7. Differential transcript accumulation in chickpea during early phases of compatible interaction with a necrotrophic fungus Ascochyta rabiei.

    Science.gov (United States)

    Jaiswal, Purnima; Cheruku, Jyothi Reddy; Kumar, Kamal; Yadav, Saurabh; Singh, Archana; Kumari, Pragati; Dube, Sunil Chandra; Upadhyaya, Kailash C; Verma, Praveen Kumar

    2012-04-01

    The initial phases of the disease establishment are very crucial for the compatible interactions. Pathogens must overcome the responses generated by the host for the onset of disease invasion. The compatible interaction is inadequately represented in plant-pathogen interaction studies. To gain broader insight into the early responses elicited by chickpea blight fungus Ascochyta rabiei during compatible interaction; we isolated early responsive genes of chickpea using PCR based suppression subtractive hybridization (SSH) strategy. We obtained ~250 unique genes after homology search and redundancy elimination. Based on their potential cellular functions, these genes were broadly classified into eleven different categories viz. stress, signaling, gene regulation, cellular metabolism and genes of unknown functions. Present study revealed few unexpected genes which have a possible role in induced immunity and disease progression. We employed macroarray, northern blot, real-time PCR and cluster analysis to develop transcript profiles. Most of the genes analyzed were early induced and were transcriptionally upregulated upon 24 h post inoculation. Our approach has rendered the isolation of early responsive genes involved in signaling and regulation of metabolic changes upon fungal infection. The information obtained will help to dissect the molecular mechanisms during compatible chickpea-Ascochyta interactions.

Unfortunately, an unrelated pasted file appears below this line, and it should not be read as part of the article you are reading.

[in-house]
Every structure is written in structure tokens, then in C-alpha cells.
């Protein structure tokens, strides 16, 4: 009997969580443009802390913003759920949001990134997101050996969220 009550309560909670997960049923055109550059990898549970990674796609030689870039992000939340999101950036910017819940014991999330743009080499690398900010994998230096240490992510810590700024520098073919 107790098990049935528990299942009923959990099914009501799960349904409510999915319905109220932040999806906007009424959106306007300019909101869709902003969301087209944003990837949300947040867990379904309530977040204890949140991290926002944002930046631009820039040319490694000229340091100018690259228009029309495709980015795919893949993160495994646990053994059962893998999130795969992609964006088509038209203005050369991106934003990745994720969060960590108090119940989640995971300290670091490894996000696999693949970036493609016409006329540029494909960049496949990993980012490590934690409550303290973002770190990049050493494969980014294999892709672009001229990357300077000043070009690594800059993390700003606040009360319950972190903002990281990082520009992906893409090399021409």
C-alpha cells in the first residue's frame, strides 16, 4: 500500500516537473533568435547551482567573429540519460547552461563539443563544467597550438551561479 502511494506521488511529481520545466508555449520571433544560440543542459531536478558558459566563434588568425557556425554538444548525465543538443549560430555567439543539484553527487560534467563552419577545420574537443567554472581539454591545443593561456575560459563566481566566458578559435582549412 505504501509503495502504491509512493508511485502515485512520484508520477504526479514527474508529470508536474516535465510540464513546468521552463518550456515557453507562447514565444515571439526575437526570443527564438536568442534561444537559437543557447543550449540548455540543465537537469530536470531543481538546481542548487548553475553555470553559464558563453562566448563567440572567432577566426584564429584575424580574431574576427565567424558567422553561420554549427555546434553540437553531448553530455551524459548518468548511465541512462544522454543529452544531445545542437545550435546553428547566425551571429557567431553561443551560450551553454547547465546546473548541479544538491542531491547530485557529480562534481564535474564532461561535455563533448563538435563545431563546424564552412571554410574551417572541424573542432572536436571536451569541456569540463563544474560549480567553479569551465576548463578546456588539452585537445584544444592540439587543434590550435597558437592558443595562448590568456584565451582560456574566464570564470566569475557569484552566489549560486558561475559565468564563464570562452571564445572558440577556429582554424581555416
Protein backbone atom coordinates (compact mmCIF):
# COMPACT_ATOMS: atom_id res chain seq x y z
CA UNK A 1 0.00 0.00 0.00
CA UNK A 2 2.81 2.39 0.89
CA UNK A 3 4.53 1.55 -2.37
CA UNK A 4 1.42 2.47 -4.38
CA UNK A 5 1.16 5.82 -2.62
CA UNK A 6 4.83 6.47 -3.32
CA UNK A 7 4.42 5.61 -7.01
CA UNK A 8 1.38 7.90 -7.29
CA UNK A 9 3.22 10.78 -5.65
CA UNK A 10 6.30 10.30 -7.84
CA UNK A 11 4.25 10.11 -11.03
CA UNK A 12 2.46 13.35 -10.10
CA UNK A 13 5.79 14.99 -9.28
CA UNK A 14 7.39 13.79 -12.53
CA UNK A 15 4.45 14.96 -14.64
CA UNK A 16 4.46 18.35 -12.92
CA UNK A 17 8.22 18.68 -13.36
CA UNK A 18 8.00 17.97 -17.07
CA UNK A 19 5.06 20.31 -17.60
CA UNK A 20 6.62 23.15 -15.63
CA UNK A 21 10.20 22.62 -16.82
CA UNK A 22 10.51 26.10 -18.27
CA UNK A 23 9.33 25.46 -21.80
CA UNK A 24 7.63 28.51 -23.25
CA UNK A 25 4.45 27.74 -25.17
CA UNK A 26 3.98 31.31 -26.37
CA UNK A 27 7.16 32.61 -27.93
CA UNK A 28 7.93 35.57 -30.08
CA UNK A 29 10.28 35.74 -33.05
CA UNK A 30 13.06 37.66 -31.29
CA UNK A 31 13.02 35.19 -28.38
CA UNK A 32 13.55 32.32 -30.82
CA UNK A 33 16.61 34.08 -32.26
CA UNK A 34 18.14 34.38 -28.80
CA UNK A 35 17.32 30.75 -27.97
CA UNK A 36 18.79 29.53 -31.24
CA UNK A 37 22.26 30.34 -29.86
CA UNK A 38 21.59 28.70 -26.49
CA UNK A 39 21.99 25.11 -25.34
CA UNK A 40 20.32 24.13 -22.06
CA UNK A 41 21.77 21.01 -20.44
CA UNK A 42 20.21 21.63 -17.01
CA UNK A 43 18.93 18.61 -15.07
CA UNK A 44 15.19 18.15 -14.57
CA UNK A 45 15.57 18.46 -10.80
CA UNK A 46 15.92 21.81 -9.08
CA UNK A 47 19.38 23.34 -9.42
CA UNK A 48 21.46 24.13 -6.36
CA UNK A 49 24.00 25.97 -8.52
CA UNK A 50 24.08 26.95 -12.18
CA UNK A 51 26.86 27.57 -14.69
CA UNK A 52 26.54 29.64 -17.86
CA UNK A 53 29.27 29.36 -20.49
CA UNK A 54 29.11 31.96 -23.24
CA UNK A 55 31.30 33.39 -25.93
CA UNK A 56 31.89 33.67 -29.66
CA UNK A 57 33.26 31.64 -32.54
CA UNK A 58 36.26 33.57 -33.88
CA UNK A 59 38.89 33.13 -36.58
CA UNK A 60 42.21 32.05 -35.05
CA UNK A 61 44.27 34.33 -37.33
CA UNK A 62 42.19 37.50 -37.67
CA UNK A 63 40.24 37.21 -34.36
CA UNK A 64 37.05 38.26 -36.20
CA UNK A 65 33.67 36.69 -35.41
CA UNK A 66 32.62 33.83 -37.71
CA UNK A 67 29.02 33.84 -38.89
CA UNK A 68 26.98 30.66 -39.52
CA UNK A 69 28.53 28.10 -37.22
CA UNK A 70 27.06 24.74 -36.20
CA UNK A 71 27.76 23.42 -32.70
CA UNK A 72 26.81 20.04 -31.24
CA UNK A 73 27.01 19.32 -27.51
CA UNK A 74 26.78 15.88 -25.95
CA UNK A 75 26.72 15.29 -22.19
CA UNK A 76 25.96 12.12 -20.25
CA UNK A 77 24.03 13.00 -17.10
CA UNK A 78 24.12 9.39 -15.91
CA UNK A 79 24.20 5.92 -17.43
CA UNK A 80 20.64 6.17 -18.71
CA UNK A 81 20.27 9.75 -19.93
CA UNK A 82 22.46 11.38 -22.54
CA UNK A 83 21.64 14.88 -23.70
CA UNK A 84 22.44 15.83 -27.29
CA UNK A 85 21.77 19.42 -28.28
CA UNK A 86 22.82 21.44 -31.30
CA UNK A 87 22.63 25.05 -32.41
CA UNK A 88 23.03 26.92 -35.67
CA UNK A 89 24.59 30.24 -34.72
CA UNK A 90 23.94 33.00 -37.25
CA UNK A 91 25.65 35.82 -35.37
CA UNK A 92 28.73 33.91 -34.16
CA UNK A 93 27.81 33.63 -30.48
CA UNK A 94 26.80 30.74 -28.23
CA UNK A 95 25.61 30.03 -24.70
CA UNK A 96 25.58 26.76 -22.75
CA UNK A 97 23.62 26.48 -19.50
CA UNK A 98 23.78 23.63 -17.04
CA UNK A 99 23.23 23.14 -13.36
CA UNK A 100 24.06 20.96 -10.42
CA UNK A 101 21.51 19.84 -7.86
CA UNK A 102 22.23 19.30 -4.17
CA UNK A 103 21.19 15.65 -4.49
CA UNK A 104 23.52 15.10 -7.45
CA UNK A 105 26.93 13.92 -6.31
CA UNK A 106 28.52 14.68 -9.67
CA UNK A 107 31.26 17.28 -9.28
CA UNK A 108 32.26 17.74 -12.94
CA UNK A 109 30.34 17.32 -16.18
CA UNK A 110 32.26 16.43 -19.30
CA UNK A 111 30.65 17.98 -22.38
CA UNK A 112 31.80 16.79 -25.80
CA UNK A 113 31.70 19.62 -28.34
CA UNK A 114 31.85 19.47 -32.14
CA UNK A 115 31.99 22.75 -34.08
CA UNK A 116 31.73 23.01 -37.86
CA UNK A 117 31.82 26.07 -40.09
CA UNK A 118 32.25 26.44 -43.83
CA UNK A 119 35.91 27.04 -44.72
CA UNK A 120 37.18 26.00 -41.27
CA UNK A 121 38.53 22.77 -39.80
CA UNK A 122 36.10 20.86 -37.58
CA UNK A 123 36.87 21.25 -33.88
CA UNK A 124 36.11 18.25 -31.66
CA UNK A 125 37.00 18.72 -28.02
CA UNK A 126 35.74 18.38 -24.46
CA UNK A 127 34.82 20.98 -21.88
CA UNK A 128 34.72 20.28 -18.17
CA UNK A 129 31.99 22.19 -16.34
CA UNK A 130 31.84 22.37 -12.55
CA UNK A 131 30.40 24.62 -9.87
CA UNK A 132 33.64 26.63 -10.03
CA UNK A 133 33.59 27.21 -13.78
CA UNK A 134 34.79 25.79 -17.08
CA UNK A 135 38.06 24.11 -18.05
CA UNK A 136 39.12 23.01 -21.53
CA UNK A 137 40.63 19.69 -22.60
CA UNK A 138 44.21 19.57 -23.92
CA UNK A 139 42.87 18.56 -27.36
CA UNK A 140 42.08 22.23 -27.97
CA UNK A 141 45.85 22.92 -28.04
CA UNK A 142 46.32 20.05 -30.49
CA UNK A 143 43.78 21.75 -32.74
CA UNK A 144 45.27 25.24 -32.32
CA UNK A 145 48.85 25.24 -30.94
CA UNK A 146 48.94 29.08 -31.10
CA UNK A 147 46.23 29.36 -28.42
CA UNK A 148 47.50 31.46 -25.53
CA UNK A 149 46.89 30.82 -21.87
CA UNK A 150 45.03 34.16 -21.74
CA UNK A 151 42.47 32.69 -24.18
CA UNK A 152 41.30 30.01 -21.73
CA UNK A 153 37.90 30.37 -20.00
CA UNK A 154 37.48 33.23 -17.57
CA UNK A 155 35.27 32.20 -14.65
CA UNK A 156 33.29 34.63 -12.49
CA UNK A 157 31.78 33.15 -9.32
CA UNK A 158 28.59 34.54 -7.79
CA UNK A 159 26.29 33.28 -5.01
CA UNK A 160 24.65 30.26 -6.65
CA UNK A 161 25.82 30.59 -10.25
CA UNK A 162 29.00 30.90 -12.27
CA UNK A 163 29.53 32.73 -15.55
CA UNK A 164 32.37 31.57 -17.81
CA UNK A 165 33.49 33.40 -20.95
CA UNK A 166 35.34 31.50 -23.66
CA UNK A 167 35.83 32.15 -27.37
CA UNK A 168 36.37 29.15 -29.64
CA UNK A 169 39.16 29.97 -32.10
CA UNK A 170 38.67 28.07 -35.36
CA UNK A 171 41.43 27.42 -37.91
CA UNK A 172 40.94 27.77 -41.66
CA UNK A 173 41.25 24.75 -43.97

8. Genome-wide association analysis identifies resistance loci for bacterial blight in a diverse collection of indica rice germplasm.

    Science.gov (United States)

    Zhang, Fan; Wu, Zhi-Chao; Wang, Ming-Ming; Zhang, Fan; Dingkuhn, Michael; Xu, Jian-Long; Zhou, Yong-Li; Li, Zhi-Kang

    2017-01-01

    Bacterial blight, which is caused by Xanthomonas oryzae pv. oryzae (Xoo), is one of the most devastating rice diseases worldwide. The development and use of disease-resistant cultivars have been the most effective strategy to control bacterial blight. Identifying the genes mediating bacterial blight resistance is a prerequisite for breeding cultivars with broad-spectrum and durable resistance. We herein describe a genome-wide association study involving 172 diverse Oryza sativa ssp. indica accessions to identify loci influencing the resistance to representative strains of six Xoo races. Twelve resistance loci containing 121 significantly associated signals were identified using 317,894 single nucleotide polymorphisms, which explained 13.3-59.9% of the variability in lesion length caused by Xoo races P1, P6, and P9a. Two hotspot regions (L11 and L12) were located within or nearby two cloned R genes (xa25 and Xa26) and one fine-mapped R gene (Xa4). Our results confirmed the relatively high resolution of genome-wide association studies. Moreover, we detected novel significant associations on chromosomes 2, 3, and 6-10. Haplotype analyses of xa25, the Xa26 paralog (MRKc; LOC_Os11g47290), and a Xa4 candidate gene (LOC_11g46870) revealed differences in bacterial blight resistance among indica subgroups. These differences were responsible for the observed variations in lesion lengths resulting from infections by Xoo races P1 and P9a. Our findings may be relevant for future studies involving bacterial blight resistance gene cloning, and provide insights into the genetic basis for bacterial blight resistance in indica rice, which may be useful for knowledge-based crop improvement.